Q:

What are the symptoms of a heel spur?

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Quick Answer

While heel spurs cause no symptoms in many people, in others, they cause ongoing or intermittent pain in the heel area when walking, running or jogging, according to WebMD. The source of the pain is most often not caused from the heal spur itself but from injury to the soft tissue that surrounds the heel spur.

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Full Answer

Often dissipating during the day, the initial pain upon standing in the morning can be likened to a pin or knife sticking into the heel of the foot, according to WebMD. Throughout the day, the pain is often a dull ache. However, after sitting for long periods, the sharp pain can return upon standing.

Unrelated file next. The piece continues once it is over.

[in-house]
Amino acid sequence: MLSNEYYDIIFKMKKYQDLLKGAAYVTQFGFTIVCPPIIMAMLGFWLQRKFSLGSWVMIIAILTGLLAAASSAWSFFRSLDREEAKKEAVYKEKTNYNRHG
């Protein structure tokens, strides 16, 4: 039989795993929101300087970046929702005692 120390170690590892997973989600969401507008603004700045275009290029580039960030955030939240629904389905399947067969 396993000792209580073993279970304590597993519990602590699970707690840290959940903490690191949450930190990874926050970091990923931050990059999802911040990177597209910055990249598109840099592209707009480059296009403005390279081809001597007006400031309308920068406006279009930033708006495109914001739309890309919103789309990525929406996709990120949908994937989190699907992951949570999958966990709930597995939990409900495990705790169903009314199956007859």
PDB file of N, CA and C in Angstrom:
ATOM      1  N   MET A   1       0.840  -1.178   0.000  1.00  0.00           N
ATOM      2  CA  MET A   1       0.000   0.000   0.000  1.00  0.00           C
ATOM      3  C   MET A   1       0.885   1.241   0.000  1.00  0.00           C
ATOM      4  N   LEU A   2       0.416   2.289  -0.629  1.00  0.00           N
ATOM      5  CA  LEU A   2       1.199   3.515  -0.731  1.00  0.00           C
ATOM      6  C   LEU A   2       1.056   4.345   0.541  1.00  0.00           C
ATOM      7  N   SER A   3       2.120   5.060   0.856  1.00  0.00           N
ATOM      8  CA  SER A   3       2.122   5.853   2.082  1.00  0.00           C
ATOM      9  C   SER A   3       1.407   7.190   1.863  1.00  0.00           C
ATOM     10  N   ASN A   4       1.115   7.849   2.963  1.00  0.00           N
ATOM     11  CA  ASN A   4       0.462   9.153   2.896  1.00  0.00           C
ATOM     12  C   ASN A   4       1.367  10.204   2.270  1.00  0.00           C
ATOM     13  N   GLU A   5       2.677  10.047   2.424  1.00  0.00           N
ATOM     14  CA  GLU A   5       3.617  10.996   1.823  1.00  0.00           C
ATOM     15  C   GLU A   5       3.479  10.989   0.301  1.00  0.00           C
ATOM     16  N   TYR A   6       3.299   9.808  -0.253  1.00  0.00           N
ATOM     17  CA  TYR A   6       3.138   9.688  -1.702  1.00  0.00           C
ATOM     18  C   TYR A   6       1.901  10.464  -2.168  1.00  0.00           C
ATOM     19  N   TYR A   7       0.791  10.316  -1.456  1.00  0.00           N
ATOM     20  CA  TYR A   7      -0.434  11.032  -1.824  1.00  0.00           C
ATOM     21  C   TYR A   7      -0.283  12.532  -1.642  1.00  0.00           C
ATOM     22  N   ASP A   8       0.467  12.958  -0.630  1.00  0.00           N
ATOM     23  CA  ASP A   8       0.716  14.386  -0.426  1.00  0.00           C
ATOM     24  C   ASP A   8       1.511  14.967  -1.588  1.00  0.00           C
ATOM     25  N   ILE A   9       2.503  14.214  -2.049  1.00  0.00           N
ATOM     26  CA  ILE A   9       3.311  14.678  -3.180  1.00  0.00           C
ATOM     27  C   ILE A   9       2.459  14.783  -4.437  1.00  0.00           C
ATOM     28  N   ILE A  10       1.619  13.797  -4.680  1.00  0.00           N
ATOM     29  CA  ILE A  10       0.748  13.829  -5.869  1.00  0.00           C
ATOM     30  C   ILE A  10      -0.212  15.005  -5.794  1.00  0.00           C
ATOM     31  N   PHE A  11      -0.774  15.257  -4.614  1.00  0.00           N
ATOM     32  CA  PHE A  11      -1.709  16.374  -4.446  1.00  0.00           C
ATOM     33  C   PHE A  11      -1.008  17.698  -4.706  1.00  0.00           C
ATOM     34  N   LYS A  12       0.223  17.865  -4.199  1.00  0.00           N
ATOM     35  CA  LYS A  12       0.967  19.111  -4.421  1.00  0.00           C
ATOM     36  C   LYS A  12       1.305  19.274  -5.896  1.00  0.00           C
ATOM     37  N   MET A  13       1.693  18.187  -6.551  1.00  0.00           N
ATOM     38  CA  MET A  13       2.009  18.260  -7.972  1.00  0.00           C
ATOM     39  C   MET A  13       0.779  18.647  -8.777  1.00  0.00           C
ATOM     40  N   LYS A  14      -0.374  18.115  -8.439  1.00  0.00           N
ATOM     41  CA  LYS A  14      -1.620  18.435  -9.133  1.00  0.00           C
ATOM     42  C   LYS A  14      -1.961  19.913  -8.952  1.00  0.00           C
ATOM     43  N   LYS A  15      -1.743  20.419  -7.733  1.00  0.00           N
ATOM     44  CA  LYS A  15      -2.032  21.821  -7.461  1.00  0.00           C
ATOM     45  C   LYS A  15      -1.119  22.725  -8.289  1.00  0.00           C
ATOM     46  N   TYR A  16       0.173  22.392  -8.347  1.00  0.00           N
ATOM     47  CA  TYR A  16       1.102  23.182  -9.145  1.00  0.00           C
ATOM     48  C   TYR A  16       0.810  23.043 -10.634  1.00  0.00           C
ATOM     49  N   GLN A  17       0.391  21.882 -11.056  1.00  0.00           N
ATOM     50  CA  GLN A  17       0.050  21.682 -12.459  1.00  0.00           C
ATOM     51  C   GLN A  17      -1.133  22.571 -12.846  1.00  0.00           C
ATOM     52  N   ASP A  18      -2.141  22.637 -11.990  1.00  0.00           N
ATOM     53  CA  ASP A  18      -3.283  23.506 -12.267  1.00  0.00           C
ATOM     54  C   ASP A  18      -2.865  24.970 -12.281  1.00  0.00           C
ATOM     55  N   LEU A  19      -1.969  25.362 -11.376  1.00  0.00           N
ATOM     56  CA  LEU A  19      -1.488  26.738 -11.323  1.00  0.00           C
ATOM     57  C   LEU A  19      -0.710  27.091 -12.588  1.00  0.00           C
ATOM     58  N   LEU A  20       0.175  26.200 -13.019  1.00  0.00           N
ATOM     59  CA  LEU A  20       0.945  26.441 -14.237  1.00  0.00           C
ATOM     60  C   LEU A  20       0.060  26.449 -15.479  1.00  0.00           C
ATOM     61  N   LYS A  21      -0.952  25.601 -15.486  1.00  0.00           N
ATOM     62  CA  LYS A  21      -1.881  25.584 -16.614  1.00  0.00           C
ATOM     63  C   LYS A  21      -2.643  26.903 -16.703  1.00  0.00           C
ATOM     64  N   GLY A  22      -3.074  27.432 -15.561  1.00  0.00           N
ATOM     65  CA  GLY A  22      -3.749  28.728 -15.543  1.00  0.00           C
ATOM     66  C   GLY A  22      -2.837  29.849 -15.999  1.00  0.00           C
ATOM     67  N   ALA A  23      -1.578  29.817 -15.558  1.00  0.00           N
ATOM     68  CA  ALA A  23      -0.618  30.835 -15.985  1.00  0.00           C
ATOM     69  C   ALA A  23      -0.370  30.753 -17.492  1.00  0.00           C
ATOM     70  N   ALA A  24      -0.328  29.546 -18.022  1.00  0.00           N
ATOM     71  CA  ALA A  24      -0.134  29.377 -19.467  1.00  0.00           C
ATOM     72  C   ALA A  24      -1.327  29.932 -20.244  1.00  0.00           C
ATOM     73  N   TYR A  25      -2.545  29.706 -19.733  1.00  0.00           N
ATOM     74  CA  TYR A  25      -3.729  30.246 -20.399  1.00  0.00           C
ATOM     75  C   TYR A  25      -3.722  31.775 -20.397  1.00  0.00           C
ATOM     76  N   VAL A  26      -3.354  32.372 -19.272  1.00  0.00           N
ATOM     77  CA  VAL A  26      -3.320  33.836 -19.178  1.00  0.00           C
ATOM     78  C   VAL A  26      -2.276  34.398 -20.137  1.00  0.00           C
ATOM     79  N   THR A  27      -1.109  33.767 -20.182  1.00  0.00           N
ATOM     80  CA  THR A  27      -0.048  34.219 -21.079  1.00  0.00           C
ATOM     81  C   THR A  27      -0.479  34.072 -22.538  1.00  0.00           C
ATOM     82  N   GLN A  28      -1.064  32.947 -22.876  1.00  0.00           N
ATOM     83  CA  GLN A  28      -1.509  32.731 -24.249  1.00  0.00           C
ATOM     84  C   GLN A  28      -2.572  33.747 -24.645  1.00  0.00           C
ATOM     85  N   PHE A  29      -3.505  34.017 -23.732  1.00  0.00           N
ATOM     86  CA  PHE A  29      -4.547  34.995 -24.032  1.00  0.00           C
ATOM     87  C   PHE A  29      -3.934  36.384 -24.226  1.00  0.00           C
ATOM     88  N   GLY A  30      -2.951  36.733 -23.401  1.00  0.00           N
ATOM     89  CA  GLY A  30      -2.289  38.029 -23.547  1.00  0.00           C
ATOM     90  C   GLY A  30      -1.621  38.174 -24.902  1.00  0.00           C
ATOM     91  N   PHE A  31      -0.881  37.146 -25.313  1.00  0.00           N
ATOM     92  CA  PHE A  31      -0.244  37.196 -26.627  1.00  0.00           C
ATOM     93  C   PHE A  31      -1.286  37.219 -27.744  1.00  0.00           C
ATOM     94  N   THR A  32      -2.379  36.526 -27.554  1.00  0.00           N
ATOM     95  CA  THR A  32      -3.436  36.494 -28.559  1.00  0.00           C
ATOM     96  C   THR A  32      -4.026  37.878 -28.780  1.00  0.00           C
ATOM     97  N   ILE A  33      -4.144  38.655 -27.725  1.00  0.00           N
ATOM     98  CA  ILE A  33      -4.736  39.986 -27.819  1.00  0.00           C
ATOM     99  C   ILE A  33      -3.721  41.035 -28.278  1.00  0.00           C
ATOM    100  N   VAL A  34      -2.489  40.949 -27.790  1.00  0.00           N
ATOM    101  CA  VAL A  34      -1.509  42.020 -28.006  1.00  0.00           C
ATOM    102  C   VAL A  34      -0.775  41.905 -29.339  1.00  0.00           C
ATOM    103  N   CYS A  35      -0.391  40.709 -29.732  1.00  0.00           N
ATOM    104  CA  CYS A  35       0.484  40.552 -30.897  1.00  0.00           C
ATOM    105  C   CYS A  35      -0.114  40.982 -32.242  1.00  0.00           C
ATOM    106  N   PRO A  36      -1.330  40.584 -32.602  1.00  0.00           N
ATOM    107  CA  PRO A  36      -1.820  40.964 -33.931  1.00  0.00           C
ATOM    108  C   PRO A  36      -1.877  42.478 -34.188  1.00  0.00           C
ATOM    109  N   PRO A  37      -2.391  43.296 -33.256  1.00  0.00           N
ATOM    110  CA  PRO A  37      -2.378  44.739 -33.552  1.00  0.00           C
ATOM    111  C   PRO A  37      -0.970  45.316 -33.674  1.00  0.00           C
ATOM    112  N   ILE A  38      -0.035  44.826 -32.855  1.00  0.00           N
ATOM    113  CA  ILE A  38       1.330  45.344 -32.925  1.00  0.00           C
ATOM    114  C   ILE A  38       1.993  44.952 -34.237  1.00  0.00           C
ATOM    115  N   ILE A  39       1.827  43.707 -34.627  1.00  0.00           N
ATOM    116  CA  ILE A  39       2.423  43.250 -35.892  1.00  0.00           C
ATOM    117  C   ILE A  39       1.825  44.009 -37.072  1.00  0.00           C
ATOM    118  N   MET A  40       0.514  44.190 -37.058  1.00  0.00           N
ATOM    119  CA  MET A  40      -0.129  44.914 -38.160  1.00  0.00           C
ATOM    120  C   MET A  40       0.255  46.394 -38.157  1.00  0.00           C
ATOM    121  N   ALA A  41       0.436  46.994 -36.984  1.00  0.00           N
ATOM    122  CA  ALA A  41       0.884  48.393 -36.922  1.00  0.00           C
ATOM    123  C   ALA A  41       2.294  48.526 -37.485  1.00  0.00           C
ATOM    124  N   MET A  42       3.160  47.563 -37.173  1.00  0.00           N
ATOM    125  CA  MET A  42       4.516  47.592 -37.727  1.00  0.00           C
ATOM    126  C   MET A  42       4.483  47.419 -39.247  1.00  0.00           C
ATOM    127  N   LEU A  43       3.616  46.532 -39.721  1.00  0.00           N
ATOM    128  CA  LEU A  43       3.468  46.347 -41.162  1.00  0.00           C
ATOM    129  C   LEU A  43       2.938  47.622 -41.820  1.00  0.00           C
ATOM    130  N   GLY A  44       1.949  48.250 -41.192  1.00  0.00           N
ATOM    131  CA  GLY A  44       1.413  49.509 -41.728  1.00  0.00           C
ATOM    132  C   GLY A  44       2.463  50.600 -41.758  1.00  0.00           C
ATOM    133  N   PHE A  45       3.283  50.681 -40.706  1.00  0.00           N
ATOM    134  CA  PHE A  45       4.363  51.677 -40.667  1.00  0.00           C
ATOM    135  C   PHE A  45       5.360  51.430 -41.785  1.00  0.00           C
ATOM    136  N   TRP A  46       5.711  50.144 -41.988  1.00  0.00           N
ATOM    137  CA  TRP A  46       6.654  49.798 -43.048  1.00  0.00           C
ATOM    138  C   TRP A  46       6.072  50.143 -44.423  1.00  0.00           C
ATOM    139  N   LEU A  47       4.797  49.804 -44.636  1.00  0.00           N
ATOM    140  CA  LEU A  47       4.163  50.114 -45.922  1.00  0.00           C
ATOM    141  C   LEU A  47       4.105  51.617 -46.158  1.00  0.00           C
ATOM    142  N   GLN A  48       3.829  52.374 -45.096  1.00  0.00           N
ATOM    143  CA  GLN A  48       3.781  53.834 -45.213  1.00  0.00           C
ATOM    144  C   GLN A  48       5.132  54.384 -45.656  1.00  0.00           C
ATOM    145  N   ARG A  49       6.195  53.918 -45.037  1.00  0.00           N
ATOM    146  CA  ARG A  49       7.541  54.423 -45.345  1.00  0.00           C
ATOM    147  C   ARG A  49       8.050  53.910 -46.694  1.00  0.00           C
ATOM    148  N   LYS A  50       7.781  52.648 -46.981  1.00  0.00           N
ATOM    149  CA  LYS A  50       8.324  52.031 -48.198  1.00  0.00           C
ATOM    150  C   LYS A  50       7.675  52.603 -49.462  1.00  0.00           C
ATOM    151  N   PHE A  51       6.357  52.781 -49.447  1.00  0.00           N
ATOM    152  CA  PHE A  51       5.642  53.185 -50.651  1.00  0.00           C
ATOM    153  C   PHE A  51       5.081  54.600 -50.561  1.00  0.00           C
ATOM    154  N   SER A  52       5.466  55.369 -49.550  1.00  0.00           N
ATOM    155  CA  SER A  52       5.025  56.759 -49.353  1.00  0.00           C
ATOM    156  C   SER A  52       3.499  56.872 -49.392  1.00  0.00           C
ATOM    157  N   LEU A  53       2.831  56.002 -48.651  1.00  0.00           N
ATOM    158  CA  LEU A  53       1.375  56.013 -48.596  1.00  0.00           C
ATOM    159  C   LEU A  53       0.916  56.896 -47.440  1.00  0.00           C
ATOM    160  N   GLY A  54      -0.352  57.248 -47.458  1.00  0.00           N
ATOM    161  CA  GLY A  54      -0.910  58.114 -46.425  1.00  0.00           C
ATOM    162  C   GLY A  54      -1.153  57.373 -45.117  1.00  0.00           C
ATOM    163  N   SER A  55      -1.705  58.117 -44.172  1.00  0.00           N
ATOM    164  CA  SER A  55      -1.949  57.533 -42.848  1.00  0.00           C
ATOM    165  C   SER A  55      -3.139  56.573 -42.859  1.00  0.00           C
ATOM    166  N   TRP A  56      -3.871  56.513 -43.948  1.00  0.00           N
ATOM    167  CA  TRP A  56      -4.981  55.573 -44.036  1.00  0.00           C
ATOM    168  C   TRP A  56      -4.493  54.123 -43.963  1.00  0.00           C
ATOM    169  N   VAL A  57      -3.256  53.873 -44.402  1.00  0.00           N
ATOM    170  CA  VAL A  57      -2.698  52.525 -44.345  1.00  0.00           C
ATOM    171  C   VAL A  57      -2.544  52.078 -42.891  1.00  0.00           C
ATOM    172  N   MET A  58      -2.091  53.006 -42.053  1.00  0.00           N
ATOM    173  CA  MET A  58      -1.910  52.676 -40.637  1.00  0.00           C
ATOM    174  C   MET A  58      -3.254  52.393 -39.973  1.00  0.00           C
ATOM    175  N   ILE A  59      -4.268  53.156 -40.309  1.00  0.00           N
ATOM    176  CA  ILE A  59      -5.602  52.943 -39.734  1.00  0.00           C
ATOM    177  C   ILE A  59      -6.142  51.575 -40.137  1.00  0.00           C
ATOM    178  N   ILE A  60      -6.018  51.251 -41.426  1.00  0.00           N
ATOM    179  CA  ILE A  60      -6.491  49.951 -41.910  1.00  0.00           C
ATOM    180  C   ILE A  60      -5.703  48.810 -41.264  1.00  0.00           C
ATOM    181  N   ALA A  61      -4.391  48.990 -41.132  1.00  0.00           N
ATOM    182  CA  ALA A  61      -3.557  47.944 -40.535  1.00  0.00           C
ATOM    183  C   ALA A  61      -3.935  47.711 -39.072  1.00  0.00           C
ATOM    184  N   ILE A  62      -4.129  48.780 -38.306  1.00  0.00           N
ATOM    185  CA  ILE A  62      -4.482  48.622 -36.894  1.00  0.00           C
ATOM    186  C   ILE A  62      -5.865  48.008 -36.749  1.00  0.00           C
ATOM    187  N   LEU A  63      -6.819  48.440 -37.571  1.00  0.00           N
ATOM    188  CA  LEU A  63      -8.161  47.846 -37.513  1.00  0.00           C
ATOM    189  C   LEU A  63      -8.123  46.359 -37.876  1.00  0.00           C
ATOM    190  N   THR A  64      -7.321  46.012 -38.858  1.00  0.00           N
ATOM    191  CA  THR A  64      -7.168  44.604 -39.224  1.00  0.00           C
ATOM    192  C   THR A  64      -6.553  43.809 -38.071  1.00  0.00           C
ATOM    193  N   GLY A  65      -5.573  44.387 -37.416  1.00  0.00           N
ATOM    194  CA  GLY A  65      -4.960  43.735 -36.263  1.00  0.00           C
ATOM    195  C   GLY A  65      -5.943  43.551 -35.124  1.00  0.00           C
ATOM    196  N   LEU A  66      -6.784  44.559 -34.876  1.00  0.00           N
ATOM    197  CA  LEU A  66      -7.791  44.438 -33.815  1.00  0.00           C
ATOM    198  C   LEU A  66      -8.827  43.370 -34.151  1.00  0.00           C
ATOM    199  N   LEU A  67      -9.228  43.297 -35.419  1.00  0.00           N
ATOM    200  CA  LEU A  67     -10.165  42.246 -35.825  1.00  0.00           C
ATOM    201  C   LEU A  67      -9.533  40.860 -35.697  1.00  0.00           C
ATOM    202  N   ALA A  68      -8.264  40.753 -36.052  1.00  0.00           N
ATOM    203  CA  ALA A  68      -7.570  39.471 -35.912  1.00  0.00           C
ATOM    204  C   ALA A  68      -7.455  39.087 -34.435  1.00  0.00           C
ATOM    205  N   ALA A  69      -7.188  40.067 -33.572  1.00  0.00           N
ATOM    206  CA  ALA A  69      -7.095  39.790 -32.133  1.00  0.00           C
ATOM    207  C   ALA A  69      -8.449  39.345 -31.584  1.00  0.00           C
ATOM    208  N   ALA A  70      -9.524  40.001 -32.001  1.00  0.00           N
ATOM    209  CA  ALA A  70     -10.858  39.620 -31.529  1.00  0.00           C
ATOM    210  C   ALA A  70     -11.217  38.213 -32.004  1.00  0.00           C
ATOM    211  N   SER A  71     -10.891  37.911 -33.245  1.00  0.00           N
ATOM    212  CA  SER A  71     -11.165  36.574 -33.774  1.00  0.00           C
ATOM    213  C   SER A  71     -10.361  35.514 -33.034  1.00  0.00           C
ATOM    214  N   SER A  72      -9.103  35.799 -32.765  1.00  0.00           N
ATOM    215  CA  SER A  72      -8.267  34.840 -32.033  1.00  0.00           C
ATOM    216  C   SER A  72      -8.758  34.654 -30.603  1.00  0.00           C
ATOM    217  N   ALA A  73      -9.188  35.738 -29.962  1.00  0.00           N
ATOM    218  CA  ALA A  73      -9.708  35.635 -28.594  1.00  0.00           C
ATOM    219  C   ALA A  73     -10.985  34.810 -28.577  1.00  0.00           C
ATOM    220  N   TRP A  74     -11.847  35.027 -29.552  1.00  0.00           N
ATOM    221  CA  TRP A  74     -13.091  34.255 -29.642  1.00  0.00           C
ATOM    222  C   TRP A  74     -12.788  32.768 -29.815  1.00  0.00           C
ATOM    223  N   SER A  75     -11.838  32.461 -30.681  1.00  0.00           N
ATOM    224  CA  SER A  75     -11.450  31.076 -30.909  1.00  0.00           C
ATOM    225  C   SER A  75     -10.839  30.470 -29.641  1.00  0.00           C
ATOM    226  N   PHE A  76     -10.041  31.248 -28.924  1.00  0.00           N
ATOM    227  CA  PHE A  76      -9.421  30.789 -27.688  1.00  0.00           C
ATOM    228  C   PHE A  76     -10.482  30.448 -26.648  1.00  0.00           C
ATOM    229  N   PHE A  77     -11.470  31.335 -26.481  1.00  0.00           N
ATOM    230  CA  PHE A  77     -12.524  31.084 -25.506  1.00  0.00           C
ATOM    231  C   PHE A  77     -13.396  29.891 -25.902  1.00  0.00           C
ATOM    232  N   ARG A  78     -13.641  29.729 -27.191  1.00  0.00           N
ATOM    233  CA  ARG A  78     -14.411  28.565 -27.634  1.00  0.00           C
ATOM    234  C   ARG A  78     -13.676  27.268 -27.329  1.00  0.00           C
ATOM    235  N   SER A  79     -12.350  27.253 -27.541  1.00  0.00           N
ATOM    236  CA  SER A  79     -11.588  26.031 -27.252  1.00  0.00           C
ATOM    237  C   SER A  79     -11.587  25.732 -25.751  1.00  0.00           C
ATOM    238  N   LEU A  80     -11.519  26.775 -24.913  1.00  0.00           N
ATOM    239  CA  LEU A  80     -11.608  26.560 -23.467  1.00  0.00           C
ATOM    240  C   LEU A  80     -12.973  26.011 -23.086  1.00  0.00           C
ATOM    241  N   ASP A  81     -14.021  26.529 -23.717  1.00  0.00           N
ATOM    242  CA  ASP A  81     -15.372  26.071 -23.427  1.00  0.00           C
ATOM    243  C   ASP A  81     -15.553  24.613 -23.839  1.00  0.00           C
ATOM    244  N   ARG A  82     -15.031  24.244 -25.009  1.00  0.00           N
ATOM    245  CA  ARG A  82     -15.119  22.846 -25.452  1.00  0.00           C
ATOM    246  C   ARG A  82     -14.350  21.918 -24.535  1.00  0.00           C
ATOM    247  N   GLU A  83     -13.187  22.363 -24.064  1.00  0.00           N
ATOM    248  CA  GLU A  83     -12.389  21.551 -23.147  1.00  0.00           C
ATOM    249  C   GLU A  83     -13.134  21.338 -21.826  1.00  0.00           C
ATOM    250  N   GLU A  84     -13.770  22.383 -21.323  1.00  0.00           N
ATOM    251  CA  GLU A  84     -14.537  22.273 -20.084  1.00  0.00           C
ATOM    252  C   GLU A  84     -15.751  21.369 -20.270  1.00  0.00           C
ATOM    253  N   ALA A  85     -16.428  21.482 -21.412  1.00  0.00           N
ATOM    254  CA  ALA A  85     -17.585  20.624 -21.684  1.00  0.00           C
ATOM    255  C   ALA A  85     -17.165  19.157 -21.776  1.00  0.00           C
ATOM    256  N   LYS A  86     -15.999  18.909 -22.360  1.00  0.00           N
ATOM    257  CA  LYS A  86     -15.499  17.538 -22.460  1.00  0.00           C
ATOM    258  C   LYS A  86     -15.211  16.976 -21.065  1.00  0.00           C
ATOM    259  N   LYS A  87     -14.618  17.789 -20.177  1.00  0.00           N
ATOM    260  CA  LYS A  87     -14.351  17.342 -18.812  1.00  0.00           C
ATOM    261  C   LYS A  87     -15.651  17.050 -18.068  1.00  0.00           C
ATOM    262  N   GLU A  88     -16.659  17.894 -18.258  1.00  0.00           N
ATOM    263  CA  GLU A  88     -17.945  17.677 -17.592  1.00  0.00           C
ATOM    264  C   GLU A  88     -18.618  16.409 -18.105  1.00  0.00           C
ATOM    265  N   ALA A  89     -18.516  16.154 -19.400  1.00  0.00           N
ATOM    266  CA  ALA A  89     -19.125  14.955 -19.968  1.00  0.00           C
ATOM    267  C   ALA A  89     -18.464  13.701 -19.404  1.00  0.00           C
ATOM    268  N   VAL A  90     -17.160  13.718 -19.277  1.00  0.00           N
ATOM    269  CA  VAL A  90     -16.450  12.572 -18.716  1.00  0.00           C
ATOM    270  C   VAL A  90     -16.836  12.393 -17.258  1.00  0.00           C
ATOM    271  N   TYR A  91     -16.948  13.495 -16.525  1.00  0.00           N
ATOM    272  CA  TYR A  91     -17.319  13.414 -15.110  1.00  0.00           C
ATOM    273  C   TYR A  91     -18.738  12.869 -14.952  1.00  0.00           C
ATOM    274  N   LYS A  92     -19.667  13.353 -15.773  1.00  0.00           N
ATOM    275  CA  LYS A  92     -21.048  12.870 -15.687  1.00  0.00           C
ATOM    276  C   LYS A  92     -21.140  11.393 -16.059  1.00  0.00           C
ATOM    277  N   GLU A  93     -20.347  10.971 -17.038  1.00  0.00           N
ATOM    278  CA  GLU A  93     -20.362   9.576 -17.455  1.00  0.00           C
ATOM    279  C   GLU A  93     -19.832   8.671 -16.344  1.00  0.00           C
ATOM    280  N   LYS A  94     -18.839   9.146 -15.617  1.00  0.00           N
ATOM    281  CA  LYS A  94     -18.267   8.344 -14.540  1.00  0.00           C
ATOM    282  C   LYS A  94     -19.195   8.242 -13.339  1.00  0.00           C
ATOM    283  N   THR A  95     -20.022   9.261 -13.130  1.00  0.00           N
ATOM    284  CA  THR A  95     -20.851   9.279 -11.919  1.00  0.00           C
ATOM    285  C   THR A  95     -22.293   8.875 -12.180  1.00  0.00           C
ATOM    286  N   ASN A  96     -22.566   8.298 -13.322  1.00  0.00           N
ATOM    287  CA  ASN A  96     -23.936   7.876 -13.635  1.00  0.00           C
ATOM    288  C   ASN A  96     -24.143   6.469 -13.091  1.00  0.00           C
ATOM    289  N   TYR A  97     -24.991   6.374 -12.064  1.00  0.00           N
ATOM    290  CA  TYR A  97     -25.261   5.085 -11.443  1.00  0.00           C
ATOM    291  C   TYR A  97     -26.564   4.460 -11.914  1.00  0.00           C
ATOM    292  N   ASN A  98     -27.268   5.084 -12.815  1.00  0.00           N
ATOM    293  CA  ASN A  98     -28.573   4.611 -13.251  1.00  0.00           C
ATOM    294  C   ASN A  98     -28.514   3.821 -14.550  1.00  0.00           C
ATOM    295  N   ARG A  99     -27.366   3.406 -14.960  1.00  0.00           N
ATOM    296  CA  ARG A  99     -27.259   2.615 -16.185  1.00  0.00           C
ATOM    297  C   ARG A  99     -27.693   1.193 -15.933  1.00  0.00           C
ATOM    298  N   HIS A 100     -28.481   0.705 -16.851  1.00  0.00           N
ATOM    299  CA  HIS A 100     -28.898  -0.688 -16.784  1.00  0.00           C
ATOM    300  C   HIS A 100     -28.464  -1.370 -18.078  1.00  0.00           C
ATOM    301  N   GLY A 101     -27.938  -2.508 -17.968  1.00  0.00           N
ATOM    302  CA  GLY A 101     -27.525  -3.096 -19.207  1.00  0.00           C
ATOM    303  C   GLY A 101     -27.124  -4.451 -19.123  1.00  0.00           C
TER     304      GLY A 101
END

Caused by calcium deposits on the bottom of the heel bone, heel spurs occur over a long period of time, according to WebMD. They are most common in athletes who run and jump a lot, but they can occur in anyone. Risk factors that can contribute to developing heel spurs include walking abnormalities, poorly fitting shoes and obesity. Non-surgical treatments such as stretching exercises, shoe inserts and physical therapy can be effective in treating most heel spurs. When non-surgical treatment does not alleviate pain within a year, surgery may be recommended.

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